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Court of Appeals: By Any Means Necessary
Tennis Magazine’s resident rulebook expert Rebel Good is here to resolve all your rules questions and quarrels.
Published Aug 08, 2022
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The tennis summer swing is in full force across all surfaces, and with the return to hard courts comes more debates over lines and serves, questionable calls, and the perennial query: What does The Code say?
Court of Appeals is here to clear the air. Rebel Good, a past editor of Friend at Court, the USTA’s handbook of rules and regulations, has taught officiating for more than 30 years and will resolve all your rules questions and quarrels.
By Any Means Necessary
A drop shot landed close to the line. I ran as hard as I could and retrieved the ball, but my momentum carried me into the net post and net on the next court over. There was quite a clatter. The opponents returned my shot into an open court for a winner. After the opponents determined I was okay and congratulated me on the great get, an argument started: If my shot had been a winner, would I have lost the point by running into the net and net post a court over?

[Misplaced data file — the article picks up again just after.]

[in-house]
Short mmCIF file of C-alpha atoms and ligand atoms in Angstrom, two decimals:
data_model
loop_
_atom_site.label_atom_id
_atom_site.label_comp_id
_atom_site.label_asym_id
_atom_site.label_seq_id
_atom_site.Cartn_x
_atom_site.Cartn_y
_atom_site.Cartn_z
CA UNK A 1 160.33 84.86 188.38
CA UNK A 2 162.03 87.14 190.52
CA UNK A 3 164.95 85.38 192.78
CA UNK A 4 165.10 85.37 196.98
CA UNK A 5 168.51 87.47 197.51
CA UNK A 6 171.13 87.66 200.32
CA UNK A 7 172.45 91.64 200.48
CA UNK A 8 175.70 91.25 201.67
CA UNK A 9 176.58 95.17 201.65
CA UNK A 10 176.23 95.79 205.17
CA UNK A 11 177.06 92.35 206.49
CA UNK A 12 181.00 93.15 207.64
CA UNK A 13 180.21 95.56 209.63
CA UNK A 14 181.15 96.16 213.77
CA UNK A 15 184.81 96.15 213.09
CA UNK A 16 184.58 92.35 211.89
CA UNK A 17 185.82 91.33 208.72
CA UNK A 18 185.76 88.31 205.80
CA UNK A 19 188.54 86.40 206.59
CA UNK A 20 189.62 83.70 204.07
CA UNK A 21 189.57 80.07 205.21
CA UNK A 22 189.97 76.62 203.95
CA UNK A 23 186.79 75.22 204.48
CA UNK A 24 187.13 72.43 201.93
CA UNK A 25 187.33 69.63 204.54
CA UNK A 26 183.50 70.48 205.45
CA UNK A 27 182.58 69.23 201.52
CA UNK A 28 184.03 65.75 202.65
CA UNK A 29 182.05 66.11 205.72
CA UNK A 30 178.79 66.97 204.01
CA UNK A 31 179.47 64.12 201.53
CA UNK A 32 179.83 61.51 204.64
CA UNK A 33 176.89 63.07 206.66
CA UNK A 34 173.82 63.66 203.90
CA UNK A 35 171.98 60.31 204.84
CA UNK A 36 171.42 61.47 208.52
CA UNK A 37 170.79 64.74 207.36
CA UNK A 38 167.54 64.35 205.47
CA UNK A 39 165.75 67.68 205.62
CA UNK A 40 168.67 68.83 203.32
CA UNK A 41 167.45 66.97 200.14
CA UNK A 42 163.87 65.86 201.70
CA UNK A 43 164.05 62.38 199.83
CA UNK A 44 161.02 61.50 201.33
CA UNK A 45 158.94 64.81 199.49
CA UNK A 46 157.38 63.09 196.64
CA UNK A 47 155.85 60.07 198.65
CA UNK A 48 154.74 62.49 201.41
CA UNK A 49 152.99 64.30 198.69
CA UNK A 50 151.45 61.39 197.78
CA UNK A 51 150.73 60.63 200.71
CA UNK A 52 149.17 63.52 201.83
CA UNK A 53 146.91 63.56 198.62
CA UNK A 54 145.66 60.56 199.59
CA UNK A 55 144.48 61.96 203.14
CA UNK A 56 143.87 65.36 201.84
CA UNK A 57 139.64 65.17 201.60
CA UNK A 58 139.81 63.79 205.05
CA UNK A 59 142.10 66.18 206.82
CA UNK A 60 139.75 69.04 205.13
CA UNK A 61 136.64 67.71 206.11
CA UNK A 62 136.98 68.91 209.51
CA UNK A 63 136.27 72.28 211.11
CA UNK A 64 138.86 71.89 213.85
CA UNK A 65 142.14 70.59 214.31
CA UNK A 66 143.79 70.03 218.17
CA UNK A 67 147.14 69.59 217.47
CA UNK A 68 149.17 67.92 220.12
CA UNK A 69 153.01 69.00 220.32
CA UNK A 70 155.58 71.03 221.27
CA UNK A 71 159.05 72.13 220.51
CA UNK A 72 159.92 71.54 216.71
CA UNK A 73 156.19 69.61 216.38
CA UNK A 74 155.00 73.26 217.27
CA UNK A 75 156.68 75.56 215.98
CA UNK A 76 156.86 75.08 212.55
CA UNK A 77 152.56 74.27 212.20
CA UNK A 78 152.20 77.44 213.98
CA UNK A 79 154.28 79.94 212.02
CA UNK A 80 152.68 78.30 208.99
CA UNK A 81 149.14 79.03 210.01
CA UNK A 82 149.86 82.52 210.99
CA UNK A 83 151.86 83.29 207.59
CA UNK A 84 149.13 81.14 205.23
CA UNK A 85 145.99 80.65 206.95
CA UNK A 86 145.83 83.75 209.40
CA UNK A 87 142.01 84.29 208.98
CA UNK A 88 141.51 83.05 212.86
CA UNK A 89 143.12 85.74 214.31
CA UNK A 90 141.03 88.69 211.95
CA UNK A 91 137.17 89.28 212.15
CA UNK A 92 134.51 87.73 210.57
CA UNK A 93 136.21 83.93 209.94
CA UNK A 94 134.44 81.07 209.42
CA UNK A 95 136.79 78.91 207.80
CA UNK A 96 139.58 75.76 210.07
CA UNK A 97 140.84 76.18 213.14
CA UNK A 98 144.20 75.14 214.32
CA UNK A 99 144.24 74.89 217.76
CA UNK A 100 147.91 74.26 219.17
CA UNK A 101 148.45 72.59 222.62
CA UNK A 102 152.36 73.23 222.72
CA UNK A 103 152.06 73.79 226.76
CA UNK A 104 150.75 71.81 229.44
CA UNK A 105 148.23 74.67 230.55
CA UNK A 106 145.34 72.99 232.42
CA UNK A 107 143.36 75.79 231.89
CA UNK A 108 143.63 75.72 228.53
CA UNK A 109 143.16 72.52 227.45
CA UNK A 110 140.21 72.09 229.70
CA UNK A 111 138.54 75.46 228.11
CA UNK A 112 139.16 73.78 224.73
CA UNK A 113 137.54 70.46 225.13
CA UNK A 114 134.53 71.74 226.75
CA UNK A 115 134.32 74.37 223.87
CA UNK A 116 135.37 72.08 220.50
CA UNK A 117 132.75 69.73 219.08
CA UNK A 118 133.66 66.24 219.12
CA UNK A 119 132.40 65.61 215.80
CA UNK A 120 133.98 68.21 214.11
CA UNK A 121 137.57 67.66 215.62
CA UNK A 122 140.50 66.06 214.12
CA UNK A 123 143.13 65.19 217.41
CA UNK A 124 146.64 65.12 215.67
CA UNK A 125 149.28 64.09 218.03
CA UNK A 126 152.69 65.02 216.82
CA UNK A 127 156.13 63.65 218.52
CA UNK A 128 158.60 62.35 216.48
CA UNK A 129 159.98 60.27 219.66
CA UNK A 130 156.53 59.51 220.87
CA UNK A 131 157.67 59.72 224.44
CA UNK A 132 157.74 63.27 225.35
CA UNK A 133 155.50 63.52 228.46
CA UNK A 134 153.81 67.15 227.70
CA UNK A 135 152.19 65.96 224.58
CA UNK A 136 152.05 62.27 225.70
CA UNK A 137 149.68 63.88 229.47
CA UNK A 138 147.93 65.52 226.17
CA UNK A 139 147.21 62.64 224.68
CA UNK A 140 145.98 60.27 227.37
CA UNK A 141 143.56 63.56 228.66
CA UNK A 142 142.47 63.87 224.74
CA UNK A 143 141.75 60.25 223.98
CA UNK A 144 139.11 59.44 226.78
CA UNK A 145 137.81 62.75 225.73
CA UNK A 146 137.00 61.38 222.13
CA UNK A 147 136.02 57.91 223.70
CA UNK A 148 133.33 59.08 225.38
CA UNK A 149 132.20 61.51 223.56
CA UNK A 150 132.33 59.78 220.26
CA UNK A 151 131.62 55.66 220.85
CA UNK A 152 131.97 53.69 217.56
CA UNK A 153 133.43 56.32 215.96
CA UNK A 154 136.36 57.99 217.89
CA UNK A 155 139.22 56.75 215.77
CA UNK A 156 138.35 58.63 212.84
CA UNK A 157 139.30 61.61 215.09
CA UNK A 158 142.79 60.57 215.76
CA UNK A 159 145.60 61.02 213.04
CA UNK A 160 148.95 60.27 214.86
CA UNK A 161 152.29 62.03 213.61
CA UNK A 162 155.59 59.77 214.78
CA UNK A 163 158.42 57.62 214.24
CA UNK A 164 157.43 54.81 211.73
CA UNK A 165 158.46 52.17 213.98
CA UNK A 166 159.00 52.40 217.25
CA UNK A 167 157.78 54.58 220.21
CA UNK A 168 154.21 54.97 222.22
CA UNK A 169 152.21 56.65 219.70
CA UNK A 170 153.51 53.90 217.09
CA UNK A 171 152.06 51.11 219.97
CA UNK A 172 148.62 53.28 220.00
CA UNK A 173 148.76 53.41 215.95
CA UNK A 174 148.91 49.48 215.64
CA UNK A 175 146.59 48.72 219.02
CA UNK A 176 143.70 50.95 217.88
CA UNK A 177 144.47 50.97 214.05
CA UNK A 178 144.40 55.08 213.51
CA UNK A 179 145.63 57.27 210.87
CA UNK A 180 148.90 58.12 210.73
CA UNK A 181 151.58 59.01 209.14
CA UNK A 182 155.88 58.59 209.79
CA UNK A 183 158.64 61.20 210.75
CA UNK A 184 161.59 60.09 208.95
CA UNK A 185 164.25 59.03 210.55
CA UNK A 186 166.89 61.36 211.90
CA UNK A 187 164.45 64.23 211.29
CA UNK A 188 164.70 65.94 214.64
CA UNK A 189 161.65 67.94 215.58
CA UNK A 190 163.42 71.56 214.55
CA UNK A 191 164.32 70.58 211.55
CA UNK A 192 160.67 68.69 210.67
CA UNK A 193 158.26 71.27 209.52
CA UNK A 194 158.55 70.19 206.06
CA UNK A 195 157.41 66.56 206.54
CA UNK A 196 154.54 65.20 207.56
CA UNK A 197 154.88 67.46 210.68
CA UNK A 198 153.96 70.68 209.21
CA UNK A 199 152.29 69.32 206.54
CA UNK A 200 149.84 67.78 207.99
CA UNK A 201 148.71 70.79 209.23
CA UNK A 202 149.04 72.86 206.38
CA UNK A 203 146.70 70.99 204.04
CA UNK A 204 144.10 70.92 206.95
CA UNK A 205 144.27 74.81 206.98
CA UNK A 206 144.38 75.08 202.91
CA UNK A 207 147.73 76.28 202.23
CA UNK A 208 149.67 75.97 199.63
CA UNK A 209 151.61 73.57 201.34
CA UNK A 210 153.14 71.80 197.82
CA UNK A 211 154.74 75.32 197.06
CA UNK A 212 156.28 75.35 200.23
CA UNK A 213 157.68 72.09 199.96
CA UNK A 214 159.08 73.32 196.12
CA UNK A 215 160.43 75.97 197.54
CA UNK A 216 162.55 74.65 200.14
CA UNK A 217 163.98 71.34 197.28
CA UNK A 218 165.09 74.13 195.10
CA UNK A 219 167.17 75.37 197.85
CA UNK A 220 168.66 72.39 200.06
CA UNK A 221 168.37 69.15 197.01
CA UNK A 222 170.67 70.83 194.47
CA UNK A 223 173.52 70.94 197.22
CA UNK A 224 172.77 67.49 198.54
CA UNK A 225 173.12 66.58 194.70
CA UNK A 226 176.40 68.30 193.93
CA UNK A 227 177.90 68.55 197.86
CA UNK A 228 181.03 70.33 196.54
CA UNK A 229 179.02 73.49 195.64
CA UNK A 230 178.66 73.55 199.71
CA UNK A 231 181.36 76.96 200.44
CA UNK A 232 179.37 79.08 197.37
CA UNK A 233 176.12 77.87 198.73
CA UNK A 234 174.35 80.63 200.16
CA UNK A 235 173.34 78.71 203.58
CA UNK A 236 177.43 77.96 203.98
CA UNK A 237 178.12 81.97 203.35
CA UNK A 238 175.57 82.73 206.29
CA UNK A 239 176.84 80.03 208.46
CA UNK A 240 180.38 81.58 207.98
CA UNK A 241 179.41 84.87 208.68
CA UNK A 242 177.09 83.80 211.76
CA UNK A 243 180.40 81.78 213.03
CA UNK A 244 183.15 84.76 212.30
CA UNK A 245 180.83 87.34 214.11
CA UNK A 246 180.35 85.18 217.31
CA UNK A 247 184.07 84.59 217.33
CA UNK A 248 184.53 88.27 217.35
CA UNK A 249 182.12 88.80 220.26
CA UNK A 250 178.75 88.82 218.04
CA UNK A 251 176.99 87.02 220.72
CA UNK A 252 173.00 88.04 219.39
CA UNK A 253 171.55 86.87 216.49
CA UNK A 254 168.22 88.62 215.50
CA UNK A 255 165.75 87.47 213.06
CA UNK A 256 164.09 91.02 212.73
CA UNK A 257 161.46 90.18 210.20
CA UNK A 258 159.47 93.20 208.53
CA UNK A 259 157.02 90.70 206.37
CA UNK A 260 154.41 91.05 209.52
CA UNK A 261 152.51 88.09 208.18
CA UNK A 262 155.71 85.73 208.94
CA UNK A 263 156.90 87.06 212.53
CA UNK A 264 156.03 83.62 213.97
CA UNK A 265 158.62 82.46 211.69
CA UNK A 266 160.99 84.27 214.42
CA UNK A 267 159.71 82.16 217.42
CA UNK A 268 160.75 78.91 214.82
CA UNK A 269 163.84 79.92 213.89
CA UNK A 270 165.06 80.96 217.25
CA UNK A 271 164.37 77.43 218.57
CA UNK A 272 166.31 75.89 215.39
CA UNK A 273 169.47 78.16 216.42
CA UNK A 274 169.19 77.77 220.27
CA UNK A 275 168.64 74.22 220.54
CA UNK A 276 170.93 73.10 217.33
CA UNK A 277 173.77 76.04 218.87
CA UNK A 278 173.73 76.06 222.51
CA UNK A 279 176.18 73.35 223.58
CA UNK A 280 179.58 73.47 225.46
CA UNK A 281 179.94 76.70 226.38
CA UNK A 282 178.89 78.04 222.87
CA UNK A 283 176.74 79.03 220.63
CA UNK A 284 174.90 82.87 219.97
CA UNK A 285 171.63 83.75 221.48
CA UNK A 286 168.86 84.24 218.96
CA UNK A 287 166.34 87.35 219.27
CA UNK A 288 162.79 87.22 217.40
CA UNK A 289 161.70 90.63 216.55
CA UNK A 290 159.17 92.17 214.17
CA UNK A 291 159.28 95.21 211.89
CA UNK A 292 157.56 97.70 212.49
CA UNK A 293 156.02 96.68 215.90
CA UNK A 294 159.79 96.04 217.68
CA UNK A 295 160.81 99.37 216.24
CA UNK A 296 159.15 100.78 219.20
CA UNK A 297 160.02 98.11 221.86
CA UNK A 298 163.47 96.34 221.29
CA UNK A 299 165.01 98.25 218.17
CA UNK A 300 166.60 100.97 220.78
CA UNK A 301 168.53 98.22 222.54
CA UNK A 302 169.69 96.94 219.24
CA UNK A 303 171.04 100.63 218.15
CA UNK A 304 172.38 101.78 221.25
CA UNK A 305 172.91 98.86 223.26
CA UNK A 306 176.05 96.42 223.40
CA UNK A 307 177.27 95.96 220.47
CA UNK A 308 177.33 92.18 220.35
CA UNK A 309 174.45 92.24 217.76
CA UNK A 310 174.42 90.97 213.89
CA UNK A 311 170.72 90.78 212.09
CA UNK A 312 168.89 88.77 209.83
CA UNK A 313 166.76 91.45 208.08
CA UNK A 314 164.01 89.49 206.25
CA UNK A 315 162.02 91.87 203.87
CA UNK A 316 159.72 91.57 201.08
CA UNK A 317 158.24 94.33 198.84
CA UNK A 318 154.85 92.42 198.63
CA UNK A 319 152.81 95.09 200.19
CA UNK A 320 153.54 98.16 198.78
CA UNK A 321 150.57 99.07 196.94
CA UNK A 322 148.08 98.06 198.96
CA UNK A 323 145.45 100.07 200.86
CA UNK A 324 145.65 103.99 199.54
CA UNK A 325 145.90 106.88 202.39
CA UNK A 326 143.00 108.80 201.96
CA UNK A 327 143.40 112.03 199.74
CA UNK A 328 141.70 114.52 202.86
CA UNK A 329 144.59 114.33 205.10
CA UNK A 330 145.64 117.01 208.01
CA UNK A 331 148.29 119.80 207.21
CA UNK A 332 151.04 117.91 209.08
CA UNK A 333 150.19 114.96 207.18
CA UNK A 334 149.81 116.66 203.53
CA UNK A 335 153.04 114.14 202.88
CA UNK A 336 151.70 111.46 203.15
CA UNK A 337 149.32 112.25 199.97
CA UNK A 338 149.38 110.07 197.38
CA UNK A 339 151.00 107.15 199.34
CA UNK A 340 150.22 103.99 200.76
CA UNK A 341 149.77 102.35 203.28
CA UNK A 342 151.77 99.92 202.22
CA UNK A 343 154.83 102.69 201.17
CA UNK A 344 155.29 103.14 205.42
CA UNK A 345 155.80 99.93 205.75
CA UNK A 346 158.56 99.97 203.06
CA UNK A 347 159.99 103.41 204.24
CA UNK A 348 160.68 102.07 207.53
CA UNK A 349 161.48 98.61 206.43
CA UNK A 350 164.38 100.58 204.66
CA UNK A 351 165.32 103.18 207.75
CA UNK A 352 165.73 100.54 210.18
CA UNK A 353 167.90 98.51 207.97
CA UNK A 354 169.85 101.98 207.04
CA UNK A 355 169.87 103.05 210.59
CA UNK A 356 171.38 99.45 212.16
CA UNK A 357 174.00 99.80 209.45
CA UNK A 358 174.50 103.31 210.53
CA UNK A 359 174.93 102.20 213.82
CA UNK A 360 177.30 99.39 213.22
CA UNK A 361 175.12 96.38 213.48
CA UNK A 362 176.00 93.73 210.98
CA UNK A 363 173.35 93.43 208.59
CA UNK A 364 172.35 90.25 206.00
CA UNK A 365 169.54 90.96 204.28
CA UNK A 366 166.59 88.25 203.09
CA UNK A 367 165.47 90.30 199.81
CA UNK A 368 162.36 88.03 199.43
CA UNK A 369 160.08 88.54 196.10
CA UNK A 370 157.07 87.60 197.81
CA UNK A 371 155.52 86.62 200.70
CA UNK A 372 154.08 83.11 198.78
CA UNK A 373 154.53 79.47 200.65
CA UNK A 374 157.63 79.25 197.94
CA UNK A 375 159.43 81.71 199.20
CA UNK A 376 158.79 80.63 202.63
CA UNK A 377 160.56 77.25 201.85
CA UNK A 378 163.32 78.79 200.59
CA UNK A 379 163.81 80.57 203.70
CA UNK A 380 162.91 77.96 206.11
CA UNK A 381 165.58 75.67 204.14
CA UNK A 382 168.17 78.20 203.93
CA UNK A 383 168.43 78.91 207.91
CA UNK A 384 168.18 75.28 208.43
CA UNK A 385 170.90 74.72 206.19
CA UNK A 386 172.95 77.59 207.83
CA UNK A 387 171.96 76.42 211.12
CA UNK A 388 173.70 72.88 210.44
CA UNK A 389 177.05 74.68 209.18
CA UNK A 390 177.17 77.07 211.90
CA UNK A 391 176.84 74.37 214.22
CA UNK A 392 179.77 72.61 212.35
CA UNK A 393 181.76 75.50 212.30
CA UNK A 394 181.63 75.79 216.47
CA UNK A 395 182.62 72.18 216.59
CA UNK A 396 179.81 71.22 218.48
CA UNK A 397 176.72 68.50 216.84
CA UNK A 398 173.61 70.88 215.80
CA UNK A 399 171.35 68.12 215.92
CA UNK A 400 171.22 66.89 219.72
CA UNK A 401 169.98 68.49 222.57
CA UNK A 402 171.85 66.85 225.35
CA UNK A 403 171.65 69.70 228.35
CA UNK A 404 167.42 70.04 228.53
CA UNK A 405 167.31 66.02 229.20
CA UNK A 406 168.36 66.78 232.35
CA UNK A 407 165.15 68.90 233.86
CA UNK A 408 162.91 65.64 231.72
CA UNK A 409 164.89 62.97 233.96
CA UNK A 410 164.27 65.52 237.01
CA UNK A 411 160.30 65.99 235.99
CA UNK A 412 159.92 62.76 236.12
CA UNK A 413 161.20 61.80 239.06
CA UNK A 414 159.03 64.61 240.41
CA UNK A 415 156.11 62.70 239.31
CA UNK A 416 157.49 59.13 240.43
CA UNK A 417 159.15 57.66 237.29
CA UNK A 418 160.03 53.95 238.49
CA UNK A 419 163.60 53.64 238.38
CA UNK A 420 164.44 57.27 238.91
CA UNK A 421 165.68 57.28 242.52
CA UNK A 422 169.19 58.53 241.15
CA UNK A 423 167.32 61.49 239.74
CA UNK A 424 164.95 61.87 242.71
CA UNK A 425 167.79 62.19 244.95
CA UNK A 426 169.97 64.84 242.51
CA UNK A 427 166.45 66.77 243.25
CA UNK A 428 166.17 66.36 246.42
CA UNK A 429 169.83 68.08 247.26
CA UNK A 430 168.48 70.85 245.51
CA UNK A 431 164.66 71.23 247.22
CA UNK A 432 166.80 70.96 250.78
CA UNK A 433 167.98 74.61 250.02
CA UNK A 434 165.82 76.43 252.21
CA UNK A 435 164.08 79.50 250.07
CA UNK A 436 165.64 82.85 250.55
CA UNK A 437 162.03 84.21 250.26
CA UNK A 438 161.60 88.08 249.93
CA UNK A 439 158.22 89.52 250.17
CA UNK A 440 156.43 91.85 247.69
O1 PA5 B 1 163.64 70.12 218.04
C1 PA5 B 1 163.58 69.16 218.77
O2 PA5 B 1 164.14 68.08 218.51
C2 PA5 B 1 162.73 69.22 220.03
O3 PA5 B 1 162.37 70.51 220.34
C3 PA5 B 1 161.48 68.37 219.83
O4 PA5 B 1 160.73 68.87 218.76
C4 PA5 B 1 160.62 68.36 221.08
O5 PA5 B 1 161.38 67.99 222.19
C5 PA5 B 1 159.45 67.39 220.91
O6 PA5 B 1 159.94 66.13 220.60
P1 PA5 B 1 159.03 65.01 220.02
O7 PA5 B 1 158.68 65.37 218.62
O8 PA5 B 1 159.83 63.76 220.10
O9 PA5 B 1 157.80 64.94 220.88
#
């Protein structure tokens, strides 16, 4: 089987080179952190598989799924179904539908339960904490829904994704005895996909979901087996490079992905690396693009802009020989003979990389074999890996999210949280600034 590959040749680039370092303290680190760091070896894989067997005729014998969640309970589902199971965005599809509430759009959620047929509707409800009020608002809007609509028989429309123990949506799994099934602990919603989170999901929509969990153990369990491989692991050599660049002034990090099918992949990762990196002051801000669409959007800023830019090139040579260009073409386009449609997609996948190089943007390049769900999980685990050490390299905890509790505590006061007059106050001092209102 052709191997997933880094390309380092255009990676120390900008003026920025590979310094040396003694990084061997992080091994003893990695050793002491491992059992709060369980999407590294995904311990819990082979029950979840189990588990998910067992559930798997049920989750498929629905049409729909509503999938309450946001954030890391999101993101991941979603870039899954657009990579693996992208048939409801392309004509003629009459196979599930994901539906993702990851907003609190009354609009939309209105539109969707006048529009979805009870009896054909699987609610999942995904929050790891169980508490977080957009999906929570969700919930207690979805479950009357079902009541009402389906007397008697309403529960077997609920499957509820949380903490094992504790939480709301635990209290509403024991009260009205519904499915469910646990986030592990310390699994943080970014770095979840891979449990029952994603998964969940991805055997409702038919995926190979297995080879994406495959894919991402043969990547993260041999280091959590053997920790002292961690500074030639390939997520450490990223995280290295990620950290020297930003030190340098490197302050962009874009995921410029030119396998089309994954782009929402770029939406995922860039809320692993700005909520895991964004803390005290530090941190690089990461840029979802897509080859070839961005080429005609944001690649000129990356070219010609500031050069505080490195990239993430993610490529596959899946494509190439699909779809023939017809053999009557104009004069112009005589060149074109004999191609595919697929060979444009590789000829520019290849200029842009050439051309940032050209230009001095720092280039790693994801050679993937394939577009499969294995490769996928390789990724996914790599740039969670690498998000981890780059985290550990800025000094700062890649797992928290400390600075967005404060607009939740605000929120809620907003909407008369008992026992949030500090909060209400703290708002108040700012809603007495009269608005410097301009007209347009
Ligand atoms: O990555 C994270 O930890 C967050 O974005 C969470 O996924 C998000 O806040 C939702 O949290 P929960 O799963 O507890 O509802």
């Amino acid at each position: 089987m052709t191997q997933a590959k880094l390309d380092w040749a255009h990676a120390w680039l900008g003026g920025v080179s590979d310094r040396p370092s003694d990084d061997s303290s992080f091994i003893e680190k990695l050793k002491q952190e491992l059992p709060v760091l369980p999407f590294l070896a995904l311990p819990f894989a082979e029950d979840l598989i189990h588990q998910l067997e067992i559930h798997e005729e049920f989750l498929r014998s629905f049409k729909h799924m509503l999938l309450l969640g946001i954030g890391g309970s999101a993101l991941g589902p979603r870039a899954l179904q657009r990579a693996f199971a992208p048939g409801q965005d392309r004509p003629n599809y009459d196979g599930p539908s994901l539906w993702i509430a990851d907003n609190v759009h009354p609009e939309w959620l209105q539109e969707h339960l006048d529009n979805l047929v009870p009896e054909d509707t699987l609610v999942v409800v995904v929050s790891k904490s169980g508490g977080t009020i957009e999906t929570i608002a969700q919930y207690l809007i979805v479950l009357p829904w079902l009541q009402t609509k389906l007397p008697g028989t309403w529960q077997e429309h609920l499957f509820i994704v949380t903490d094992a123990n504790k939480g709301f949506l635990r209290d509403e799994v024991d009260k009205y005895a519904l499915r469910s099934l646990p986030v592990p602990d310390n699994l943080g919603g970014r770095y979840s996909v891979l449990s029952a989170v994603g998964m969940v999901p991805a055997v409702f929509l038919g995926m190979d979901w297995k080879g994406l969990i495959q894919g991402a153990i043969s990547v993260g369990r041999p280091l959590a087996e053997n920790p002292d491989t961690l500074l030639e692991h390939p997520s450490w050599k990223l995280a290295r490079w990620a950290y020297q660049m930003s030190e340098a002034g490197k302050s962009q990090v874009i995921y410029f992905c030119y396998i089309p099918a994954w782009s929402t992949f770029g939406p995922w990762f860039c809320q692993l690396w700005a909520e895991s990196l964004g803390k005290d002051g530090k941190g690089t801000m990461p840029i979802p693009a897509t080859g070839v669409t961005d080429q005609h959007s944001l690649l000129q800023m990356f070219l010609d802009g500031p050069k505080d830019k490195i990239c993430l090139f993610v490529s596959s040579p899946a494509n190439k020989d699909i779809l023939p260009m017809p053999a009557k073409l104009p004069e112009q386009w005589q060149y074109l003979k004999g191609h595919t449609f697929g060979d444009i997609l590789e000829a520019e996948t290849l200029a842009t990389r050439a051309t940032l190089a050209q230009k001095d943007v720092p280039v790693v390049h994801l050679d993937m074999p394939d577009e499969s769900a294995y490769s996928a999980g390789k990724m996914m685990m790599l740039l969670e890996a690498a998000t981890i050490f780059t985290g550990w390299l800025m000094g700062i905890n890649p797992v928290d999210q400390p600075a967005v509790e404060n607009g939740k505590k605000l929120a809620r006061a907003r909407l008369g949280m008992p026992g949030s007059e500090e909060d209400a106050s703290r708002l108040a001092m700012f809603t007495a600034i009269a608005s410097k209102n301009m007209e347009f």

—Bob Rubin, Hawthorn Woods, Ill.
You can crash into the stuff on an adjacent court with reckless abandon, even though you can’t touch the net or net post on your court while the ball is in play, without losing the point (Rule 24.g.). Those same things on an adjacent court are only classified as permanent fixtures for your court (Rule 2), and touching (or obliterating) them won’t count against you.
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